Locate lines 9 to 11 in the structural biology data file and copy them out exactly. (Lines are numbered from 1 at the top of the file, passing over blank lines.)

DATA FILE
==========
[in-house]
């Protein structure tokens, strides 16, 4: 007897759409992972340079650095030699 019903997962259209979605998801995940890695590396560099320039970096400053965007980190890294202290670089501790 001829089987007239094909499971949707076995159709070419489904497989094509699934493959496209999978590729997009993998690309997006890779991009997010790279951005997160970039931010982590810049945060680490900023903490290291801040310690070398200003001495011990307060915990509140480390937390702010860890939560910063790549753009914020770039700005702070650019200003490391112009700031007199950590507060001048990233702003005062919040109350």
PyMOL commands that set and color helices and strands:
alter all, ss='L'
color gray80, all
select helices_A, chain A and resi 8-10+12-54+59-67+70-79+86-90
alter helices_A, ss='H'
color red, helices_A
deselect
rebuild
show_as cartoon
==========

deselect
rebuild
show_as cartoon